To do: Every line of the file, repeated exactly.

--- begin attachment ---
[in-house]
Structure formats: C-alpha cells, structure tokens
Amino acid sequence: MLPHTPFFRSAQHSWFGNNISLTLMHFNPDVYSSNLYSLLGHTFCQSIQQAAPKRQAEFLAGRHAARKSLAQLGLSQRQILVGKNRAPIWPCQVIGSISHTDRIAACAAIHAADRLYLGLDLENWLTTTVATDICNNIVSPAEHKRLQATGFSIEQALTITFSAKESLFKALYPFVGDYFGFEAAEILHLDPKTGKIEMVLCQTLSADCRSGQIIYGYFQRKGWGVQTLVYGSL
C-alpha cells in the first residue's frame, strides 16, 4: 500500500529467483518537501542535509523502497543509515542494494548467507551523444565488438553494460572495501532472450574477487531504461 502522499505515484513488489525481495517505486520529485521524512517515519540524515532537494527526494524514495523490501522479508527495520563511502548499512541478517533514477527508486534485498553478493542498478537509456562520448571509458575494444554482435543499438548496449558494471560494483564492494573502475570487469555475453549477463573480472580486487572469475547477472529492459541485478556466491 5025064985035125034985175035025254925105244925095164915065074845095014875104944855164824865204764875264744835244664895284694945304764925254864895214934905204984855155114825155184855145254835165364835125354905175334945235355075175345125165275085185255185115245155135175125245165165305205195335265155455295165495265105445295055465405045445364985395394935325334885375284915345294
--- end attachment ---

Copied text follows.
[in-house]
Structure formats: C-alpha cells, structure tokens
Amino acid sequence: MLPHTPFFRSAQHSWFGNNISLTLMHFNPDVYSSNLYSLLGHTFCQSIQQAAPKRQAEFLAGRHAARKSLAQLGLSQRQILVGKNRAPIWPCQVIGSISHTDRIAACAAIHAADRLYLGLDLENWLTTTVATDICNNIVSPAEHKRLQATGFSIEQALTITFSAKESLFKALYPFVGDYFGFEAAEILHLDPKTGKIEMVLCQTLSADCRSGQIIYGYFQRKGWGVQTLVYGSL
C-alpha cells in the first residue's frame, strides 16, 4: 500500500529467483518537501542535509523502497543509515542494494548467507551523444565488438553494460572495501532472450574477487531504461 502522499505515484513488489525481495517505486520529485521524512517515519540524515532537494527526494524514495523490501522479508527495520563511502548499512541478517533514477527508486534485498553478493542498478537509456562520448571509458575494444554482435543499438548496449558494471560494483564492494573502475570487469555475453549477463573480472580486487572469475547477472529492459541485478556466491 5025064985035125034985175035025254925105244925095164915065074845095014875104944855164824865204764875264744835244664895284694945304764925254864895214934905204984855155114825155184855145254835165364835125354905175334945235355075175345125165275085185255185115245155135175125245165165305205195335265155455295165495265105445295055465405045445364985395394935325334885375284915345294